Netflix shares tumbled some 10 percent on Tuesday after the leading streaming service reported cooling growth in paid subscriptions that caught fire during the pandemic.
While revenue jumped 24 percent in the first quarter of this year when compared to the same period in 2020, paid memberships grew less than expected to 208 million, Netflix said in its quarterly earnings release.
"We believe paid membership growth slowed due to the big Covid-19 pull forward in 2020 and a lighter content slate in the first half of this year, due to Covid-19 production delays," executives said in the release.
Netflix reported profit was up to a stunning $1.7 billion on revenue of $7.2 billion, as subscribers weathered price increases.
The Silicon Valley based company said it expected subscriber growth to accelerate anew later this year as it releases sequels to hit shows.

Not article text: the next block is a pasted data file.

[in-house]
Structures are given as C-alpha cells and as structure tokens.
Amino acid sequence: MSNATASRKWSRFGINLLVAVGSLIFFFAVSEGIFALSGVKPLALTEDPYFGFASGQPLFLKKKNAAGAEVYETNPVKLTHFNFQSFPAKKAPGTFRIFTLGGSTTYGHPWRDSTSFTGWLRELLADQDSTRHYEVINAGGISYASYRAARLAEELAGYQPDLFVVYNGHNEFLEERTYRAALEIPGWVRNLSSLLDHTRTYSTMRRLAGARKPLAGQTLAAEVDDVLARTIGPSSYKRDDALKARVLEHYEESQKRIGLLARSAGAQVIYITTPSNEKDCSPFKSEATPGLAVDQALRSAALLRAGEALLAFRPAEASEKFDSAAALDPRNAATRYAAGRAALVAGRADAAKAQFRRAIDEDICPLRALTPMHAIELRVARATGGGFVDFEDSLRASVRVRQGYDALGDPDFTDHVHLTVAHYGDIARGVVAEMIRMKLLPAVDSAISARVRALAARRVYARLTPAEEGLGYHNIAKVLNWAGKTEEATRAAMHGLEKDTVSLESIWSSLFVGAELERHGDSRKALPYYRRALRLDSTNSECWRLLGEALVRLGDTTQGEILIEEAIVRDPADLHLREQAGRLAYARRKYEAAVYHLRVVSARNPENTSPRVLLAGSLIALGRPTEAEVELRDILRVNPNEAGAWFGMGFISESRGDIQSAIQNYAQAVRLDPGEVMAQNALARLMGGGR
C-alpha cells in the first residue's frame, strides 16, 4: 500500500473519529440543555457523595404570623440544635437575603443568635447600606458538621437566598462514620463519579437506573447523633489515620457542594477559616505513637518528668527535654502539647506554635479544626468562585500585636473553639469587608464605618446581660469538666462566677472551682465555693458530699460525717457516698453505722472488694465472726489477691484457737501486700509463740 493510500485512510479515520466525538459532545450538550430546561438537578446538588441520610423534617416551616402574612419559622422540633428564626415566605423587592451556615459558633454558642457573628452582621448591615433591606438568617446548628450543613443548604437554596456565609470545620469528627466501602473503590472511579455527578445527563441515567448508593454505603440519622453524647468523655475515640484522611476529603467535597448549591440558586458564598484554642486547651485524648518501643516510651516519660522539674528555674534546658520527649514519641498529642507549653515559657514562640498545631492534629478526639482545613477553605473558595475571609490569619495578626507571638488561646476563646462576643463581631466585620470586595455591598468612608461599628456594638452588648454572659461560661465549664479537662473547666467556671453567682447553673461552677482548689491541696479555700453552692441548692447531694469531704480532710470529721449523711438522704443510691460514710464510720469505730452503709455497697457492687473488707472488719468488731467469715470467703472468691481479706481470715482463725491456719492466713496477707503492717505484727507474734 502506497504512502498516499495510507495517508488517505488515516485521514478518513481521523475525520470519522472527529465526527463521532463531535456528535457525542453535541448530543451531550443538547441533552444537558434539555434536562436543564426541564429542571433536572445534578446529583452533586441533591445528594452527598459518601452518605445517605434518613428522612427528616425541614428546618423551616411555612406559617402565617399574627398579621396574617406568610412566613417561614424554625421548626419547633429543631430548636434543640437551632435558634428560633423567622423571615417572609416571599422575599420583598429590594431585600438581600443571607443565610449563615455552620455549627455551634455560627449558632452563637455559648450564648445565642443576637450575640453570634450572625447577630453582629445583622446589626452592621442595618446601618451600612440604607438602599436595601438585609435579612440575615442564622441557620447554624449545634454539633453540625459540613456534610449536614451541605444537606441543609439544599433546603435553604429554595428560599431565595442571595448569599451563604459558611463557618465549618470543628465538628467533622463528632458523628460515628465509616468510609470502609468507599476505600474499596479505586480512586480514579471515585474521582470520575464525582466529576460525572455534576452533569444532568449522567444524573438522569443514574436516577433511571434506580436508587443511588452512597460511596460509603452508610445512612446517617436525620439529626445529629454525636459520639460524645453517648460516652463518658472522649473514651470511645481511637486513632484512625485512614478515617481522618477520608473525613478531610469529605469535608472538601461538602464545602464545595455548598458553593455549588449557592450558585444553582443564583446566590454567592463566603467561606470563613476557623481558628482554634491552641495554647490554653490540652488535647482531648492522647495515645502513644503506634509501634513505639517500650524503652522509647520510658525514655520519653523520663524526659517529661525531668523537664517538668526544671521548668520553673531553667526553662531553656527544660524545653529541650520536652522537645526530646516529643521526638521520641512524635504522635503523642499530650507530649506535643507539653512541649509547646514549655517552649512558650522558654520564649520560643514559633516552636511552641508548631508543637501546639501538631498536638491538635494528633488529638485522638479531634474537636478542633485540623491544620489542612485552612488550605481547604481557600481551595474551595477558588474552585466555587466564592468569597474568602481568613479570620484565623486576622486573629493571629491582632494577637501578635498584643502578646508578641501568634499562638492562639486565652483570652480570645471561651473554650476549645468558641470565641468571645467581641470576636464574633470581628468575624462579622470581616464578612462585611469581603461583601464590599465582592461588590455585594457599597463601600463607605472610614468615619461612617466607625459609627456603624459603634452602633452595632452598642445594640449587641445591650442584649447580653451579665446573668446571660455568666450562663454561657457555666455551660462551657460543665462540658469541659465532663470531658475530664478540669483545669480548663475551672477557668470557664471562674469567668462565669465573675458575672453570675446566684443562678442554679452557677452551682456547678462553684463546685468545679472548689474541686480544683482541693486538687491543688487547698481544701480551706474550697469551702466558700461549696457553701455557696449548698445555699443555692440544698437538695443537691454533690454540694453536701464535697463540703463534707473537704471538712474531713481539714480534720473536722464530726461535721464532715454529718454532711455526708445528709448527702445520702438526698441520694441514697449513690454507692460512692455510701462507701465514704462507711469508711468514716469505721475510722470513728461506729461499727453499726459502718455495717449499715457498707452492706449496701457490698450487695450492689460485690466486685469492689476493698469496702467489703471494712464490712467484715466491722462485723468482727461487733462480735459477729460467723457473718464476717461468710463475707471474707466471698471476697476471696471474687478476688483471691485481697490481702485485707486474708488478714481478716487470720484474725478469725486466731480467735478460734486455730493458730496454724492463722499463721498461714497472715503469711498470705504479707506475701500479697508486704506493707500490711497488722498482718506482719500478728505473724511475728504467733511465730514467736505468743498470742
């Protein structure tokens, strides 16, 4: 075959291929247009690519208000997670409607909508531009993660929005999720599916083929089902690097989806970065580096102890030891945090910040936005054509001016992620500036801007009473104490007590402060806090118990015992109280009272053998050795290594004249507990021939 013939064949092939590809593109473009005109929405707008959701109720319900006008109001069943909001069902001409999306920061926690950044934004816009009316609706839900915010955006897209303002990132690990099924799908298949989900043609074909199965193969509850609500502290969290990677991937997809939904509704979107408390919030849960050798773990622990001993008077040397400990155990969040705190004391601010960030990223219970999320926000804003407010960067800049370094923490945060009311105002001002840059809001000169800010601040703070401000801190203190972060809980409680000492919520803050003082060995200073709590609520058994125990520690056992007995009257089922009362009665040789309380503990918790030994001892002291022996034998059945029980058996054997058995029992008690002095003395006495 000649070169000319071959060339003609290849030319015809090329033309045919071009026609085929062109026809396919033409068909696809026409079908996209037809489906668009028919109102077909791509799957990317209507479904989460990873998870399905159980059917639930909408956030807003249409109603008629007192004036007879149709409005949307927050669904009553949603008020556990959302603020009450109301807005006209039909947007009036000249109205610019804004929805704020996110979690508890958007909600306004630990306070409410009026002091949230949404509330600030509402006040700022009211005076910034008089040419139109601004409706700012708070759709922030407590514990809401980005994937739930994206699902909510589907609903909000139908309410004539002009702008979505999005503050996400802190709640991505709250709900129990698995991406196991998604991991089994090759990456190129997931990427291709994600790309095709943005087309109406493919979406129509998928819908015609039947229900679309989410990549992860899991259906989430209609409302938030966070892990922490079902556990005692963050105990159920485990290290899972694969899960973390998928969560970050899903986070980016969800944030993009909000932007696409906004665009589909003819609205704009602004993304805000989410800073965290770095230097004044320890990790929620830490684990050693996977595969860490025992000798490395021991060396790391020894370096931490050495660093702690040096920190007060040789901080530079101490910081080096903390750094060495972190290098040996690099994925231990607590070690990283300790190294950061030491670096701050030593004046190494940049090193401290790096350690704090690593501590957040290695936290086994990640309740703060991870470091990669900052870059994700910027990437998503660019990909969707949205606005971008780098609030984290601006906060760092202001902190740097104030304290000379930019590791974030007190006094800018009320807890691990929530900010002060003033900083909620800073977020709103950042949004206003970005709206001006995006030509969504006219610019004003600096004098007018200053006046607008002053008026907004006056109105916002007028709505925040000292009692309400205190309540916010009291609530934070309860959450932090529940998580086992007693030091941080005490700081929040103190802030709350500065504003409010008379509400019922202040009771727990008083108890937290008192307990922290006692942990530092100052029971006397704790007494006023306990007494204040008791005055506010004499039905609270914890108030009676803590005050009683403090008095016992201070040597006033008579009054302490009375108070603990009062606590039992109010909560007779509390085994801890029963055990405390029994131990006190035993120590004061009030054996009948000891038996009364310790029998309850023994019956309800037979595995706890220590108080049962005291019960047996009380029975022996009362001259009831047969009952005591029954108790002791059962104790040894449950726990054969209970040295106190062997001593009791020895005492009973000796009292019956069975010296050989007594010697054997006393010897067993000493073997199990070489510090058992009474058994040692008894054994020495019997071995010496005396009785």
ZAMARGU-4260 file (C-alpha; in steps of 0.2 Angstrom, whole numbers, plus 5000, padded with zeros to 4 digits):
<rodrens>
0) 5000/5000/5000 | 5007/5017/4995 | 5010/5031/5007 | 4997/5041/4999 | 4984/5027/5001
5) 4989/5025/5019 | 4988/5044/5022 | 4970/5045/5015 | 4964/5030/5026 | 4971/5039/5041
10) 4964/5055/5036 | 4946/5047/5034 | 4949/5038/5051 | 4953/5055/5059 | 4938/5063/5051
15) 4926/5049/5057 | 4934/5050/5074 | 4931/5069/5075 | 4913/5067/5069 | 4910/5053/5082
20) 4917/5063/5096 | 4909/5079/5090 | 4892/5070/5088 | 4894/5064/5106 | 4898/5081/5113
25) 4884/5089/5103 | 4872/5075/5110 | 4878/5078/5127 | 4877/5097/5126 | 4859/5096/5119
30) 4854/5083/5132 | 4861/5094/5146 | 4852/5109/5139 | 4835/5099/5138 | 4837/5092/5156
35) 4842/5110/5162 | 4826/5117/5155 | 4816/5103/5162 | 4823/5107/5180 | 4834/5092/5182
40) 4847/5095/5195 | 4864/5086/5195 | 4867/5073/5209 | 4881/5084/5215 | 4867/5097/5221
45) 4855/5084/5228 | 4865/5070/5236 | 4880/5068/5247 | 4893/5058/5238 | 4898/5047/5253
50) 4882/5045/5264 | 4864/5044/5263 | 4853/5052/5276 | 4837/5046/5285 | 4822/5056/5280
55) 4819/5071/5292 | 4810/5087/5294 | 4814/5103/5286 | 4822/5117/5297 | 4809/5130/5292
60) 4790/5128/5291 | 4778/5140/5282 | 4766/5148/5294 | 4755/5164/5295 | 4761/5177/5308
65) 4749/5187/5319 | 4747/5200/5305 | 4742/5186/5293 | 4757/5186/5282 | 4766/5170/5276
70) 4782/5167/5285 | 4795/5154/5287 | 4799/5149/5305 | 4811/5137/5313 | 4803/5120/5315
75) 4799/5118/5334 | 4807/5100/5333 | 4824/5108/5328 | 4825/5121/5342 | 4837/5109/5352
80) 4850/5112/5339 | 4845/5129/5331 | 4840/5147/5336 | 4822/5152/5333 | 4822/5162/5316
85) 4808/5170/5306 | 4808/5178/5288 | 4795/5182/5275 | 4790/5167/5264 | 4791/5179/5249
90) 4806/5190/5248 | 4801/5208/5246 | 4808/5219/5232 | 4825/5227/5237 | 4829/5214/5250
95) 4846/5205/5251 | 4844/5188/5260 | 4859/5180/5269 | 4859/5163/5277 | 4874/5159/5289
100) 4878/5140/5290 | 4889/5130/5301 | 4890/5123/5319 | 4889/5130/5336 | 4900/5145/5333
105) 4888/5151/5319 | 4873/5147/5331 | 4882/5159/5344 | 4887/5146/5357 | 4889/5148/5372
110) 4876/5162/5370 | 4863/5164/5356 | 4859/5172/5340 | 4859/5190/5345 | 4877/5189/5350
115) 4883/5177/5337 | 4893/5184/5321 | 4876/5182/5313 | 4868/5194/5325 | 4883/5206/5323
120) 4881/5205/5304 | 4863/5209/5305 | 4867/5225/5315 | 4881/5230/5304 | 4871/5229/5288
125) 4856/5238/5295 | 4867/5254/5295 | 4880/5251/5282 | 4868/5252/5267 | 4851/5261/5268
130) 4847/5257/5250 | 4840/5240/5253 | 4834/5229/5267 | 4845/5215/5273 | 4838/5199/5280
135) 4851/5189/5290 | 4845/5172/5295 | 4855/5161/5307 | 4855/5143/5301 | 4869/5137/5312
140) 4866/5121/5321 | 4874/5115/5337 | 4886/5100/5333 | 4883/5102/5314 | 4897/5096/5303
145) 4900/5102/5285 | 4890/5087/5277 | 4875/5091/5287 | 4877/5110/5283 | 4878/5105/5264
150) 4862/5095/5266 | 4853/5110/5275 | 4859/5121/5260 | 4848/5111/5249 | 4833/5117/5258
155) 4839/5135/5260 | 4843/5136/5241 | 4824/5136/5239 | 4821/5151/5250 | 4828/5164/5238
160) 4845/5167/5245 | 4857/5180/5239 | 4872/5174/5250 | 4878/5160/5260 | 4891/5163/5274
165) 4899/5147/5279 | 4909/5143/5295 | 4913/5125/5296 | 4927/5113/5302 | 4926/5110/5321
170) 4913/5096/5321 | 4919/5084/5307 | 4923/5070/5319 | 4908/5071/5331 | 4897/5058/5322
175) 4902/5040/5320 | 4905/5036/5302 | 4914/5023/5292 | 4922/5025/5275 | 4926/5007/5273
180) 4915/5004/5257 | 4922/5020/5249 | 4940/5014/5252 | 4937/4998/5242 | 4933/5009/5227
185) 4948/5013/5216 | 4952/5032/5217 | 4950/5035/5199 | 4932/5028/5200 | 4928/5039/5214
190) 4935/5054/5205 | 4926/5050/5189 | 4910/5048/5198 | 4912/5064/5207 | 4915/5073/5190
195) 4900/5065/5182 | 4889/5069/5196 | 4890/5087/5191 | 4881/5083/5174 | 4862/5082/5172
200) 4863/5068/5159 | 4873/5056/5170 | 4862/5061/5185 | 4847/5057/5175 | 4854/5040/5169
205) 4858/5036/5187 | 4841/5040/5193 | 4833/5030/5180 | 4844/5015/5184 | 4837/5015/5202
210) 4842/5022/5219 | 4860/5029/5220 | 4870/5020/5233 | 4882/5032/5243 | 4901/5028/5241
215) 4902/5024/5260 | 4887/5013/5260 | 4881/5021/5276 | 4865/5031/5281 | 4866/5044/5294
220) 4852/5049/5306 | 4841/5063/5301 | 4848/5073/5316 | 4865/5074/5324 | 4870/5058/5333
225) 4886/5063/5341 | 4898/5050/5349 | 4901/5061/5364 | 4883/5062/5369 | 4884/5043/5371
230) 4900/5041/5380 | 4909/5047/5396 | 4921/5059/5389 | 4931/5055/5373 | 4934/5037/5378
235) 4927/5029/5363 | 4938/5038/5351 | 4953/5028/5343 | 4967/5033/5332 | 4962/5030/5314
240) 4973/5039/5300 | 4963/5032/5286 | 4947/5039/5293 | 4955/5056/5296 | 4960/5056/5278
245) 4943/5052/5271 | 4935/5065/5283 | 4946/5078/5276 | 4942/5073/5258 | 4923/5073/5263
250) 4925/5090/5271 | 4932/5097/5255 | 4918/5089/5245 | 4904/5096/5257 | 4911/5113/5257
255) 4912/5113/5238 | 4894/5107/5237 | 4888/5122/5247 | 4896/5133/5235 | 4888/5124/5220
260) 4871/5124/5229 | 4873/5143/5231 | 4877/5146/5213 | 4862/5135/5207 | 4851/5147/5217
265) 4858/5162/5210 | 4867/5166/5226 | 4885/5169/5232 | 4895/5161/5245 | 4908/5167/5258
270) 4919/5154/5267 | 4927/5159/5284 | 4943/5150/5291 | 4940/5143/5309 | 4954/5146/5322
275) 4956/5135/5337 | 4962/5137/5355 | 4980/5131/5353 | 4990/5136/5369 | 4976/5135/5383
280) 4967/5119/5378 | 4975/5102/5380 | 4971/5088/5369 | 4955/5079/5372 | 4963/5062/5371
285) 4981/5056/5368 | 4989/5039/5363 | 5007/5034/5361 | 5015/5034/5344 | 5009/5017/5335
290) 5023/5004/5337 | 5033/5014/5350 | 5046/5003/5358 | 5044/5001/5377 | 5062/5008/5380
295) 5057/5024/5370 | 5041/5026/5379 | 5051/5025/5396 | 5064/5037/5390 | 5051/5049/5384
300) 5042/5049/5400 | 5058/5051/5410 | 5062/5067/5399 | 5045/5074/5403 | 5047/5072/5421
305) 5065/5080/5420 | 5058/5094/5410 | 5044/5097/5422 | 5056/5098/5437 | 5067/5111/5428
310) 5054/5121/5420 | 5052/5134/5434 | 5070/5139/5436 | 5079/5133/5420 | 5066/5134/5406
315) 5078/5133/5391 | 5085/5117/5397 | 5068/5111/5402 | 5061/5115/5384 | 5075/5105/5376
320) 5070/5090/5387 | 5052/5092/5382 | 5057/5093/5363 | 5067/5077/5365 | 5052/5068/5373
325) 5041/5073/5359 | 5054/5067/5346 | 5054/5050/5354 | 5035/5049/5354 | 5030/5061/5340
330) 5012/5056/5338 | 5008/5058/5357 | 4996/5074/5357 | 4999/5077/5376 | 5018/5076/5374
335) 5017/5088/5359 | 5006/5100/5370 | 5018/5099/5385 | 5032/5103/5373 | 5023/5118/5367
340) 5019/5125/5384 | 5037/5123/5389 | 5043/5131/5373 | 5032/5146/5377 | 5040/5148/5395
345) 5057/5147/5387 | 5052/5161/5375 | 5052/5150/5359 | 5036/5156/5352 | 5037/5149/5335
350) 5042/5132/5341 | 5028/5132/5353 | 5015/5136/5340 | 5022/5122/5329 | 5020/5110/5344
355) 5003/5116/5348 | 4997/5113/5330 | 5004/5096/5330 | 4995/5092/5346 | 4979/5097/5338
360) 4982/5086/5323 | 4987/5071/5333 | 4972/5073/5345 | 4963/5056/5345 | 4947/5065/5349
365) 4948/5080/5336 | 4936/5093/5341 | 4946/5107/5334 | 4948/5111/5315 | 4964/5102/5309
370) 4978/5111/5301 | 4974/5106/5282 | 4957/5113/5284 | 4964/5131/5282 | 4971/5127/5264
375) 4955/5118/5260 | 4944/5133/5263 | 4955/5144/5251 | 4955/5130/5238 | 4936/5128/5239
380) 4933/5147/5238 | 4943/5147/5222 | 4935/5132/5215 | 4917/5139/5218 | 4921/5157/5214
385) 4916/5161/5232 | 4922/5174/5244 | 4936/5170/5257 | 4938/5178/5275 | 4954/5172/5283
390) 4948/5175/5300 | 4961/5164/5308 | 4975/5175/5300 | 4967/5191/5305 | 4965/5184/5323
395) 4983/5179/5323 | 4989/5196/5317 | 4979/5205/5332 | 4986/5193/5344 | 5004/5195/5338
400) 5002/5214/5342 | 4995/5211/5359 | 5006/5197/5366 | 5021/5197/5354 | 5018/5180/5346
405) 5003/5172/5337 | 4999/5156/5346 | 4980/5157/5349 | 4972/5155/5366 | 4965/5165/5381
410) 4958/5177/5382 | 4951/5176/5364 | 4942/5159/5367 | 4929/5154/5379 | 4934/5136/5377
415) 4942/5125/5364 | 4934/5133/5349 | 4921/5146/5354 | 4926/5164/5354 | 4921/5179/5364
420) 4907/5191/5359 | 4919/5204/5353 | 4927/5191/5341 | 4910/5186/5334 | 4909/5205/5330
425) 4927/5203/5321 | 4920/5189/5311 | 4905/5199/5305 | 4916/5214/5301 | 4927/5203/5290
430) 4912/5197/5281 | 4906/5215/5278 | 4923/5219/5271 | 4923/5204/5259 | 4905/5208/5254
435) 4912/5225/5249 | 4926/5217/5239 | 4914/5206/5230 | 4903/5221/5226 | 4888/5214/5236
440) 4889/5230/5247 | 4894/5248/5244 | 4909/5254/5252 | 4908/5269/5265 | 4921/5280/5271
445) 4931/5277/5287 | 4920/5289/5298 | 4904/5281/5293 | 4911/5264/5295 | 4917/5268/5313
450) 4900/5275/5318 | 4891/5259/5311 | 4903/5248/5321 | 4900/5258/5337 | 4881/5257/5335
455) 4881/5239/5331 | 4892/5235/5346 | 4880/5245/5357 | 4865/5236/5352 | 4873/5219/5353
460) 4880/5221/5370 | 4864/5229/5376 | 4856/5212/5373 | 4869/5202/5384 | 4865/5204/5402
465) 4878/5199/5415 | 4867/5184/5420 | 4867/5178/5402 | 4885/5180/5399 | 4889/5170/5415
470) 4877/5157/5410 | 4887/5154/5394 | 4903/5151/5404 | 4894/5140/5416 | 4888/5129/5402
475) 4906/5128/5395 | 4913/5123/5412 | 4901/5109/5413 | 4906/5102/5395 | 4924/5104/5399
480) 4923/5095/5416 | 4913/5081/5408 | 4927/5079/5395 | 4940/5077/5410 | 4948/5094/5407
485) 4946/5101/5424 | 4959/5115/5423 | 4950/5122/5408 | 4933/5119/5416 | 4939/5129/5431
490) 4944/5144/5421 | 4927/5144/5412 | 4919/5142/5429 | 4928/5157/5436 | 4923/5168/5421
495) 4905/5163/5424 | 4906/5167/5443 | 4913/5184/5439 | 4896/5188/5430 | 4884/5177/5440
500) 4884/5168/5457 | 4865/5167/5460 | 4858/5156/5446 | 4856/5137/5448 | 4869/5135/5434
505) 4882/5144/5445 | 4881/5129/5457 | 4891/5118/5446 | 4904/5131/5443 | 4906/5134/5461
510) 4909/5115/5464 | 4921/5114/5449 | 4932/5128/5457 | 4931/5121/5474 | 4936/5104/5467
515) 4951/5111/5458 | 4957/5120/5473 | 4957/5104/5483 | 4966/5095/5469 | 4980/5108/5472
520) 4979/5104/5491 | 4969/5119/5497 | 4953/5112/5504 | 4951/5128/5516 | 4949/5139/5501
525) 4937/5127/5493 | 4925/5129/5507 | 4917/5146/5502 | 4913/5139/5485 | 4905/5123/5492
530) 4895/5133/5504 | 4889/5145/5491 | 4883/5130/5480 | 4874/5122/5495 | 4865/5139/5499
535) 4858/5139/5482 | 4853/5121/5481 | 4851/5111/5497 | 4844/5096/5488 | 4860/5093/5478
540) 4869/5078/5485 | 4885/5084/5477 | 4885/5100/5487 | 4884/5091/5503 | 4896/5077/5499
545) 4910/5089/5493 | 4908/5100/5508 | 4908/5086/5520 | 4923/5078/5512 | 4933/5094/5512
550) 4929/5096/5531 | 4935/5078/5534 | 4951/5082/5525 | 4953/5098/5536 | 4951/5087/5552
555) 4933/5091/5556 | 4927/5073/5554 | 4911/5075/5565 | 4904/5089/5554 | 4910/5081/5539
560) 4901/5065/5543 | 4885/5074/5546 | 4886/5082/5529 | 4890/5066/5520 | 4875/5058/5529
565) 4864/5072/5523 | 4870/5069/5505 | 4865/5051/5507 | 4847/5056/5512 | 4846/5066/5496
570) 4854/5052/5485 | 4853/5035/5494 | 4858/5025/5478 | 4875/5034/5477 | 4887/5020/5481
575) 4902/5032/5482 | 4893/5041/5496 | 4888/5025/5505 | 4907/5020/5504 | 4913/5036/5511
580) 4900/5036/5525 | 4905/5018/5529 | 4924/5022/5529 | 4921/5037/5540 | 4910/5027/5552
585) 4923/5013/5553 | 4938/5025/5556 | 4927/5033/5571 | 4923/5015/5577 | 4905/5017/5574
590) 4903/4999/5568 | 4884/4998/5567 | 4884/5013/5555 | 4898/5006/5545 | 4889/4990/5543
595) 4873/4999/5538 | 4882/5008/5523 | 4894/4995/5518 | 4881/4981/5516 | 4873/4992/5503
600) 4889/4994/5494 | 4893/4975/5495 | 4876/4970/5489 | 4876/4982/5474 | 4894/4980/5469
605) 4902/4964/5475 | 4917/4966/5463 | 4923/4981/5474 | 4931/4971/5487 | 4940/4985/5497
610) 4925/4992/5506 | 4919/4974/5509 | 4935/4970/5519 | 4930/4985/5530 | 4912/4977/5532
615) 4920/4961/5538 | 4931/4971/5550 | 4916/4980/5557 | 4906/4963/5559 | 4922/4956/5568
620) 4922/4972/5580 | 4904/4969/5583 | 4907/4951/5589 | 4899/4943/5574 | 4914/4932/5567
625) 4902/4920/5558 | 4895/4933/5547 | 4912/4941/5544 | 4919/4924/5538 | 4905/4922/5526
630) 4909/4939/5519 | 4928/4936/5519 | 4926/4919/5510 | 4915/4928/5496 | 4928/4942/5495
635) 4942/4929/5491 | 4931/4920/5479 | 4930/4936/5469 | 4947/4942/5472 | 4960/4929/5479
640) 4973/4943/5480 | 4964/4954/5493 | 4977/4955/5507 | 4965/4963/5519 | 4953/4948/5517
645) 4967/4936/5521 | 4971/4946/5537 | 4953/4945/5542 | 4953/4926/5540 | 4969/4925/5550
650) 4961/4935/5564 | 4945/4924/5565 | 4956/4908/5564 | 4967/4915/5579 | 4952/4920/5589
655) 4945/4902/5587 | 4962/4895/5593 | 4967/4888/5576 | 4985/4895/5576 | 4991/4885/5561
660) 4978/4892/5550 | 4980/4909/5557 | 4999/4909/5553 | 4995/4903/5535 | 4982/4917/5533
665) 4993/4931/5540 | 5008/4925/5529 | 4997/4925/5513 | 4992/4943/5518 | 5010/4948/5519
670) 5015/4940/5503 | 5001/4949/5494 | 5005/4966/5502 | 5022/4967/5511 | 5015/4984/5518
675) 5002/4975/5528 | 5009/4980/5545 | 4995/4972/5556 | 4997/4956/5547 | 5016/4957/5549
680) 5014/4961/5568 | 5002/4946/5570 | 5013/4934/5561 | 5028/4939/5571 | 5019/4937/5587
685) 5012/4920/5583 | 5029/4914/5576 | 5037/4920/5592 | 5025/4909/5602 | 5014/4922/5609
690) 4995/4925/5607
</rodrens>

Netflix executives had cautioned in past quarters that the pandemic likely fueled a surge in subscriptions, with people who would have eventually signed up jumping on board sooner than they might have.
"We're focusing on the fundamentals of our business, which remain healthy," Netflix said.
"We continue to anticipate a strong second half with the return of new seasons of some of our biggest hits and an exciting film lineup."
A shift from traditional television to streamed services such as Netflix remains a clear trend, according to the company.
However, competition is also ramping up from Disney, Amazon and other titans.
"More and more new streaming services are launching, reinforcing our vision that linear TV will slowly give way to streaming entertainment," Netflix said.
"We’re working as hard as ever to continually improve our service so that we are the best entertainment option available."
But the sharp deceleration suggested slower growth ahead from Netflix, sending shares down 11 percent in after-hours trade.
The cooling is a "sign that the world is coming back to more normal at the expense of Netflix," tweeted Gene Munster of the investment firm Loup Ventures. "We think the long-term growth is flattish."